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Electronic Brainstorming with a Chatbot Partner: A Good Idea Due to Increased Productivity and Idea Diversity

Provisionally accepted
The final version of the article will be published here soon pending final quality checks
  • 1Tilburg School of Humanities and Digital Sciences, Tilburg University, Netherlands
  • 2St. Joost School of Art and Design, Avans University of Applied Sciences, Netherlands

Brainstorming is a creative technique that fosters collaboration to enhance idea generation. The occurrence of evaluation apprehension, a fear of being evaluated negatively by others, however, can stymy brainstorming. How the advantages of collaboration can be leveraged while evaluation apprehension is prevented is an open scientific and practical problem. In this brief research report, it is proposed that chatbots could provide a solution. Chatbots can be designed to share ideas with their users, facilitating inspiration. Compared to human beings, chatbots are also perceived as possessing limited agency and evaluative capacity. This could reduce evaluation apprehension. Given that chatbots are often embedded in a textual chat interface, social cues (picture, name, description) can reinforce the perceived chatbot identity, enhancing its alleged effects on evaluation apprehension and subsequently on brainstorming performance. These conjectures were tested in an online 2x2 between-subjects experiment (n = 120) where people were instructed to brainstorm with a partner that was framed as either a chatbot or human being (but followed the same automated script), with or without the presence of social cues. The results showed that brainstorming with a chatbot led participants to produce more ideas, with more diversity than brainstorming with an alleged human being. Social cues enhanced the effect on idea diversity, but only with the chatbot. No significant effects on evaluation apprehension were found. The contribution of this study is therefore that chatbots can be used for effective human-machine teaming during brainstorming, but this enhancement is not explained by its effects on evaluation apprehension.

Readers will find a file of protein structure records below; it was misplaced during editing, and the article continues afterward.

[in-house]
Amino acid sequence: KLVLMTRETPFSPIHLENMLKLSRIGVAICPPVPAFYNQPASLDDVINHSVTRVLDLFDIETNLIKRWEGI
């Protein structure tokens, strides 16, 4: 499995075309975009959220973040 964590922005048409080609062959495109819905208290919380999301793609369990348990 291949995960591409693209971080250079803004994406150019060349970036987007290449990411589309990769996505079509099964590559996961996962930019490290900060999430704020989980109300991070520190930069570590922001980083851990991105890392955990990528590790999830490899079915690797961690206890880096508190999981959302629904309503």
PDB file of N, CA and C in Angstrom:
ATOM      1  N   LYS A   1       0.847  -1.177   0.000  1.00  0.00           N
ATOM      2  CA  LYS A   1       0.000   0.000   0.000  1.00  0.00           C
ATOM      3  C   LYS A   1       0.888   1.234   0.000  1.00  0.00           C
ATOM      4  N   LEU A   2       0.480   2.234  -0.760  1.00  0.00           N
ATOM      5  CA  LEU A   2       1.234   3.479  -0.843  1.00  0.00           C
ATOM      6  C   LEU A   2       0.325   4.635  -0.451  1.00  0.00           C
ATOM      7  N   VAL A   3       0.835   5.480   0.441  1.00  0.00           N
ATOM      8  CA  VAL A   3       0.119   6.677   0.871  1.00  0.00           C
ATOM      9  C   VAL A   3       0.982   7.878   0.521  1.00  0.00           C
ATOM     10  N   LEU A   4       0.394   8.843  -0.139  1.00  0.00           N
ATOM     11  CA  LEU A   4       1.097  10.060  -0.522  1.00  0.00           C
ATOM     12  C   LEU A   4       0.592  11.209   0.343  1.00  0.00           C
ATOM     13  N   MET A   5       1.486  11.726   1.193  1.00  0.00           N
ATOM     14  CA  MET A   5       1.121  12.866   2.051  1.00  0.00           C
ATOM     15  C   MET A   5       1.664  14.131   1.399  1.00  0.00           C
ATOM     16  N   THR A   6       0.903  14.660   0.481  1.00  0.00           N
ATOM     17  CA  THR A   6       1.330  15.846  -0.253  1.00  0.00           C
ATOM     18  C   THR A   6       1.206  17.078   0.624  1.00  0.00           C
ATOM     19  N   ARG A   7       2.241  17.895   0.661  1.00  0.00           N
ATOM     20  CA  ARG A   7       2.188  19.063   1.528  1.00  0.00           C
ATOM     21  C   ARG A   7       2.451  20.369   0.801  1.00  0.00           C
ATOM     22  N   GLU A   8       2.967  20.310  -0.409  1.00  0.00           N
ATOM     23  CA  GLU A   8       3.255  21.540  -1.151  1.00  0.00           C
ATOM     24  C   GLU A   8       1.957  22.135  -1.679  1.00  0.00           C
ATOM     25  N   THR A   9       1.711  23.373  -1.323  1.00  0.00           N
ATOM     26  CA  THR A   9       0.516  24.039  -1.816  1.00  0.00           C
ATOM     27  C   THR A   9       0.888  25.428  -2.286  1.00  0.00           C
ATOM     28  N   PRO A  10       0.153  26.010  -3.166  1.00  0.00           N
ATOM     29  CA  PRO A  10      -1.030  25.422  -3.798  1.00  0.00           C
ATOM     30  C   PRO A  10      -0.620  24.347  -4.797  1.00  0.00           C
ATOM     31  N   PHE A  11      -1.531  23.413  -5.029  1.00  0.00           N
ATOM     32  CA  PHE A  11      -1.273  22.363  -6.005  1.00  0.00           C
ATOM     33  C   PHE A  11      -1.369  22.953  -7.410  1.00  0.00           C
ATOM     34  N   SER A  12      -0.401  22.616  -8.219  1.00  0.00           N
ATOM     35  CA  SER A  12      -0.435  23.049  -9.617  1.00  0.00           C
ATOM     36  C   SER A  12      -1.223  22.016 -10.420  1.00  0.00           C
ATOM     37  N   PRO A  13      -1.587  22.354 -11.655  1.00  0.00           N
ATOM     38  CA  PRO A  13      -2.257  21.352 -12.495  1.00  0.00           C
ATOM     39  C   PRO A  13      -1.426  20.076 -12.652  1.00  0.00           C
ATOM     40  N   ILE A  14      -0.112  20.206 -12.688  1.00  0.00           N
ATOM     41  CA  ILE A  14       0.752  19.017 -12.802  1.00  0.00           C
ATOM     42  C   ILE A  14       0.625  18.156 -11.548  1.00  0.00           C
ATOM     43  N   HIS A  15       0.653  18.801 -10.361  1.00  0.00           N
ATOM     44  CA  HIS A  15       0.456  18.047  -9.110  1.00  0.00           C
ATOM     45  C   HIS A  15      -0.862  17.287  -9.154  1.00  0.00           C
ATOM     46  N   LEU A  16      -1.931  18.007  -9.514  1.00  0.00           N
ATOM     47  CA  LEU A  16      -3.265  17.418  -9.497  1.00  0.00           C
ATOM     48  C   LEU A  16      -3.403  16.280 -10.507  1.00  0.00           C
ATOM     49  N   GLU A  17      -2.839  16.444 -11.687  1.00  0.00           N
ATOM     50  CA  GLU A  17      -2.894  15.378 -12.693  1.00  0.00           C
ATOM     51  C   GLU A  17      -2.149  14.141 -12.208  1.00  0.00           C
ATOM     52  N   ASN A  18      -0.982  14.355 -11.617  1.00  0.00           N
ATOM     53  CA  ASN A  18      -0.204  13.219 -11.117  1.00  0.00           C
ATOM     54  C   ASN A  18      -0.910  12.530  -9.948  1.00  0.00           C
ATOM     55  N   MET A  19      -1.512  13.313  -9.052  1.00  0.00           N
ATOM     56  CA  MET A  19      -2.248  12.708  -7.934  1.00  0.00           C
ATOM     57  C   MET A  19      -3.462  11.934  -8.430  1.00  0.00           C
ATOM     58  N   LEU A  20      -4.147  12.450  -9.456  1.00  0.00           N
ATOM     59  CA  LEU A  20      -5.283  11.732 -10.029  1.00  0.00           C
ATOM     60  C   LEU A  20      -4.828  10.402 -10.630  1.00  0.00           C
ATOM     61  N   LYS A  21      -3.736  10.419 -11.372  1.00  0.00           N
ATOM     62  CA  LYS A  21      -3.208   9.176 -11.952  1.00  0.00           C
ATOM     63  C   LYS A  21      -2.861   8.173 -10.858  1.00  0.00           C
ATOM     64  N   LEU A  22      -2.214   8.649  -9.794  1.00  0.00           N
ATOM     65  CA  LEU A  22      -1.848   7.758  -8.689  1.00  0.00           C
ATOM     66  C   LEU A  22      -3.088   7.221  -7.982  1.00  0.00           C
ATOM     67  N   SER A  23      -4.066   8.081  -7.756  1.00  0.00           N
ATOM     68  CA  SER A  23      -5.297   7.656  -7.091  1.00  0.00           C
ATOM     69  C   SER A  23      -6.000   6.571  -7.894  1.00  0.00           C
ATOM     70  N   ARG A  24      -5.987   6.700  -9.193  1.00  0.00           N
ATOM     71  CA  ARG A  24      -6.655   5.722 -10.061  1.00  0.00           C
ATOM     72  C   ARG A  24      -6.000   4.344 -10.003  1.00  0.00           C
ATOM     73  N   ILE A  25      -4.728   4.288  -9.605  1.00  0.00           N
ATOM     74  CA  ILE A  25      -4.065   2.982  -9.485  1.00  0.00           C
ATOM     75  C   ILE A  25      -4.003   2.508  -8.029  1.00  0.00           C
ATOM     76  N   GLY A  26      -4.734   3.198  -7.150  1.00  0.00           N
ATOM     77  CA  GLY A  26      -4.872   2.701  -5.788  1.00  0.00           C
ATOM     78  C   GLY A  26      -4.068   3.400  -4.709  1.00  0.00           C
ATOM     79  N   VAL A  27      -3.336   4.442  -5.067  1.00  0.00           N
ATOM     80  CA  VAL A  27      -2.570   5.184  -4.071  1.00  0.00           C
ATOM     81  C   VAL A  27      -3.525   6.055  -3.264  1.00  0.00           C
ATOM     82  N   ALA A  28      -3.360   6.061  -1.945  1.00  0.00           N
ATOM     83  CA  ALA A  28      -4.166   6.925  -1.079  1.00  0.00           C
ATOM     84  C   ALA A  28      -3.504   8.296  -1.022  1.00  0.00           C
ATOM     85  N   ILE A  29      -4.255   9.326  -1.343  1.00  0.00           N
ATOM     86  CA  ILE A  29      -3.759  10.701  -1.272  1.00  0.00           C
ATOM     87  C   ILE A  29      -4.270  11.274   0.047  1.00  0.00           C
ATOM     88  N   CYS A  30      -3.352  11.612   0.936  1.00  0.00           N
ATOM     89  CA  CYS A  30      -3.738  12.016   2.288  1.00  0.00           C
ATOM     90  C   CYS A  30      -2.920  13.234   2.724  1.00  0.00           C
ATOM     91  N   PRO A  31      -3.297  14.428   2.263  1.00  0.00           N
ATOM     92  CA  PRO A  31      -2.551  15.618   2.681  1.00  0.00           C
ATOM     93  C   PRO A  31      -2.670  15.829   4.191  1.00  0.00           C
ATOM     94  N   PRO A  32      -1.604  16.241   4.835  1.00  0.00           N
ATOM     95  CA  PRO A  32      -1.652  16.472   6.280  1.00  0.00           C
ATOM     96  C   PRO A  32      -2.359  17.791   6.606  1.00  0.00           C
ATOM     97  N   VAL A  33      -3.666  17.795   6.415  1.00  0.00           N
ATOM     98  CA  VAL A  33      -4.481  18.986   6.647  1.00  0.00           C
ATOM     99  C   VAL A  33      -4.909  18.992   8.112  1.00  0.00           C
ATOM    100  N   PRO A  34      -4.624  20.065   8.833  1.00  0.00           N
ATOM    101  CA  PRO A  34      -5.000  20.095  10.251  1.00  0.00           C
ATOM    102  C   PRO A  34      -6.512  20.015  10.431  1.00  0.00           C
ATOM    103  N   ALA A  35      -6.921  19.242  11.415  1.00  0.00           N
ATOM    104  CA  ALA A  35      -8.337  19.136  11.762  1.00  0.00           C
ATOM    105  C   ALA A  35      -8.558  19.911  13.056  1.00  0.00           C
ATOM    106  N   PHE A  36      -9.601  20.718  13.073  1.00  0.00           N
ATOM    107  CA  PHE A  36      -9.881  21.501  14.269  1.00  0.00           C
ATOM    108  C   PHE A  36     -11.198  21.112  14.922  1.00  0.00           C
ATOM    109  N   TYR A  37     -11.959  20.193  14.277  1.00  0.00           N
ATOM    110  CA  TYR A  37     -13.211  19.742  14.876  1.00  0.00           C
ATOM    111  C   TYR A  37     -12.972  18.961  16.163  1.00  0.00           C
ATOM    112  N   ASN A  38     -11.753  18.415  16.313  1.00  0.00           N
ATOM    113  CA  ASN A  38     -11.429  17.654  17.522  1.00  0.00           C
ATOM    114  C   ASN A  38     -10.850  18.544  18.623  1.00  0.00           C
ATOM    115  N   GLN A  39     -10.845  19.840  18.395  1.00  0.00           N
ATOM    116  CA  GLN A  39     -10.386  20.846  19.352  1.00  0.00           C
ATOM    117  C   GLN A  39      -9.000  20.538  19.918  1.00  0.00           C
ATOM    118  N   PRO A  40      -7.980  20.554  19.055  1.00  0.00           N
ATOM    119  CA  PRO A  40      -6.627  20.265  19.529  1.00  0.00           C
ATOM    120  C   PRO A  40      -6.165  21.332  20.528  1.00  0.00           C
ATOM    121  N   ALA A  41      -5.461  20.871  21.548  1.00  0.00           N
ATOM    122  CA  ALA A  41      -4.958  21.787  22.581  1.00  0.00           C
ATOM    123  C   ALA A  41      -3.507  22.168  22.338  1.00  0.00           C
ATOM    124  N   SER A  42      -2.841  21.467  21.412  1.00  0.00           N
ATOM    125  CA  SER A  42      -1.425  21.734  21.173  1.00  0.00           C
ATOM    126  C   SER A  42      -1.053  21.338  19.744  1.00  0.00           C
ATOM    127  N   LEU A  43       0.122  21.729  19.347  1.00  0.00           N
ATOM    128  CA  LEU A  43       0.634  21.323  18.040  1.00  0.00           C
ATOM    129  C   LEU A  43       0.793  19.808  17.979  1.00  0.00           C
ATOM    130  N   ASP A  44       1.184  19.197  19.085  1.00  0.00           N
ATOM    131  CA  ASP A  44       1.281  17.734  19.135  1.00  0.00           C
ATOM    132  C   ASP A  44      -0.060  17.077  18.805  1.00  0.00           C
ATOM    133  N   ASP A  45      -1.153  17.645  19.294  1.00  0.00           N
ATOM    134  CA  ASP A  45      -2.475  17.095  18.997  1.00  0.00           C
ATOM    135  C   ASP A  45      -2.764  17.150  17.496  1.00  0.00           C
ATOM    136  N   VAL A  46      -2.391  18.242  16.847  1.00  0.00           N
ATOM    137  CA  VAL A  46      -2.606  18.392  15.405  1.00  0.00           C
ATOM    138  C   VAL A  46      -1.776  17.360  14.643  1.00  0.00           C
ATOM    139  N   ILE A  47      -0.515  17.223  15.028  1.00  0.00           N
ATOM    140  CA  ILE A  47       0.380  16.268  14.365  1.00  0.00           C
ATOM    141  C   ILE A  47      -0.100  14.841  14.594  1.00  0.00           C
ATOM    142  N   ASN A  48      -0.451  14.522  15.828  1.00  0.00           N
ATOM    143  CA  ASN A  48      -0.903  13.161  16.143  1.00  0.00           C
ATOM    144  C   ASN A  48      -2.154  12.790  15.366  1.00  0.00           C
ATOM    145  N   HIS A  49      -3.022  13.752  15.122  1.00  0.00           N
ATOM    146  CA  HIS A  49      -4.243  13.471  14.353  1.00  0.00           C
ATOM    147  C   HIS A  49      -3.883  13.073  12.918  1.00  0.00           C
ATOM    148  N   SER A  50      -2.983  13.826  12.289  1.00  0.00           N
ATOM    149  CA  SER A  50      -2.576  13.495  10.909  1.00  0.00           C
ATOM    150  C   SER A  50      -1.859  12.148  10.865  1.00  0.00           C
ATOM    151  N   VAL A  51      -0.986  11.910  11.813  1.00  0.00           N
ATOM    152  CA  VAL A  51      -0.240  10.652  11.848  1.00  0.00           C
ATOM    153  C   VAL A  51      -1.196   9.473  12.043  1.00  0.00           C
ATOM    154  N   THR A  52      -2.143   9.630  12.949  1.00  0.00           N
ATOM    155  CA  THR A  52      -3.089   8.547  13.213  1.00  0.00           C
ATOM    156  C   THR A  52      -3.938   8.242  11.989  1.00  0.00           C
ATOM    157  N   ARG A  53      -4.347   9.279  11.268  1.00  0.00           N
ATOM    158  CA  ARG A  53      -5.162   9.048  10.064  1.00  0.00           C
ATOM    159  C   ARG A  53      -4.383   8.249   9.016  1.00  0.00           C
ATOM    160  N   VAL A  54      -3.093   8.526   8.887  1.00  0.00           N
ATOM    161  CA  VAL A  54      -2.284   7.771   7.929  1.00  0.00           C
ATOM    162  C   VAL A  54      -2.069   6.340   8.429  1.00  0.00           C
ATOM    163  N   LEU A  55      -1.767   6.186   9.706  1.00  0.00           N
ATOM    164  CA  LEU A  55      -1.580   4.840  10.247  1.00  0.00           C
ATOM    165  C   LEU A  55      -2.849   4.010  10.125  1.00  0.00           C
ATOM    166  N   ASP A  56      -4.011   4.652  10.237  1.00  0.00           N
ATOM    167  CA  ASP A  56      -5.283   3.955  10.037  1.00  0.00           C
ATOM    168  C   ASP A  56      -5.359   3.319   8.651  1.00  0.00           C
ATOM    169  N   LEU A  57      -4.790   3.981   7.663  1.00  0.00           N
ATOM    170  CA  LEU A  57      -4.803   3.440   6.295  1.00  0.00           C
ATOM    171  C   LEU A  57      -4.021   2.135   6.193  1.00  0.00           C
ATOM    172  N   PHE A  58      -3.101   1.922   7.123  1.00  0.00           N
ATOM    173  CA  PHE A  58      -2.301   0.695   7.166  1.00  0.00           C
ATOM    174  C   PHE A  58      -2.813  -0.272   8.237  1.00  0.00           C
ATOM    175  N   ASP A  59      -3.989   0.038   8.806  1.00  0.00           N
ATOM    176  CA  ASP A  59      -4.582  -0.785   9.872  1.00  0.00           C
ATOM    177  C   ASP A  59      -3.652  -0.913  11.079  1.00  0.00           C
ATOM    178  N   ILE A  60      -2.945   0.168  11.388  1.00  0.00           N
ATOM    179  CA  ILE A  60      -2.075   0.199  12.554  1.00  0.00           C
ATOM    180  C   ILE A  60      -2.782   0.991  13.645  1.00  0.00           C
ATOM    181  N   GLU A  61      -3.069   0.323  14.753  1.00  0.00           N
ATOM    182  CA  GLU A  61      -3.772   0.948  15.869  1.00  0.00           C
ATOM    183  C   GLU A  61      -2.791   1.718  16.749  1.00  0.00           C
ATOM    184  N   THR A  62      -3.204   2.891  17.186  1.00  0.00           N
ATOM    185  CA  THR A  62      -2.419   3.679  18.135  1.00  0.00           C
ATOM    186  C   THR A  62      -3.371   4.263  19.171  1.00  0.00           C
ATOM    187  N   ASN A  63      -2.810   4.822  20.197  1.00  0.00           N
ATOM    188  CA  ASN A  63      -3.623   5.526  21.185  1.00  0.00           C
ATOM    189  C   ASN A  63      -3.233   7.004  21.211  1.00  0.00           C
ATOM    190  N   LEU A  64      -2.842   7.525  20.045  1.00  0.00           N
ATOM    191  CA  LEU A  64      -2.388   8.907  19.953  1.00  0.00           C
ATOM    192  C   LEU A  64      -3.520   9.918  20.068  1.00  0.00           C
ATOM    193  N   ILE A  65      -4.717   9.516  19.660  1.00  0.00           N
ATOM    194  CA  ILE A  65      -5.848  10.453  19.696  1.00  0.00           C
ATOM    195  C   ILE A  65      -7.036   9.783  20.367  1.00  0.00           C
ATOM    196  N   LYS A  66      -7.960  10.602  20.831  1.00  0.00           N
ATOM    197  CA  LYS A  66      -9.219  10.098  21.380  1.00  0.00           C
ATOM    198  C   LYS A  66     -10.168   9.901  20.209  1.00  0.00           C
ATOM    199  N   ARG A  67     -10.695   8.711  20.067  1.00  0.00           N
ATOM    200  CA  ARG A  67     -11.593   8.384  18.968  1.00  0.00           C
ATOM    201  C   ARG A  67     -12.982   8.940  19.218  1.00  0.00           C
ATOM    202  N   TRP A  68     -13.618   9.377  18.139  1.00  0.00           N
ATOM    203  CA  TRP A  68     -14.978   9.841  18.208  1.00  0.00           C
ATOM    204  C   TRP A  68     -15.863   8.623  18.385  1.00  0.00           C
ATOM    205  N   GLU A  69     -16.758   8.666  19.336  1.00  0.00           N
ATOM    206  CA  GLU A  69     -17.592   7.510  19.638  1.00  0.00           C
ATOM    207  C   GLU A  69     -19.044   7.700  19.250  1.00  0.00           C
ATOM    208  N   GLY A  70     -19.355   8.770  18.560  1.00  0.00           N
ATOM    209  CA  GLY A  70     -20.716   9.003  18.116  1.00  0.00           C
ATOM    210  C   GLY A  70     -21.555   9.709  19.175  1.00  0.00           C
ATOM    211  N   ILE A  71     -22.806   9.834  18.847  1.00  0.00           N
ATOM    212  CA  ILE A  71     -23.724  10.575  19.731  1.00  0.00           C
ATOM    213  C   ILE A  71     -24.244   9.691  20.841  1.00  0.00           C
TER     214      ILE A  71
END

Keywords: Chatbot, brainstorming, Creativity Support Tools, Evaluation apprehension, Human-machine teaming

Received: 21 Feb 2022; Accepted: 10 May 2022.

Copyright: © 2022 Wieland, de Wit and de Rooij. This is an open-access article distributed under the terms of the Creative Commons Attribution License (CC BY). The use, distribution or reproduction in other forums is permitted, provided the original author(s) and the copyright owner(s) are credited and that the original publication in this journal is cited, in accordance with accepted academic practice. No use, distribution or reproduction is permitted which does not comply with these terms.

* Correspondence: Mx. Britt Wieland, Tilburg School of Humanities and Digital Sciences, Tilburg University, Tilburg, Netherlands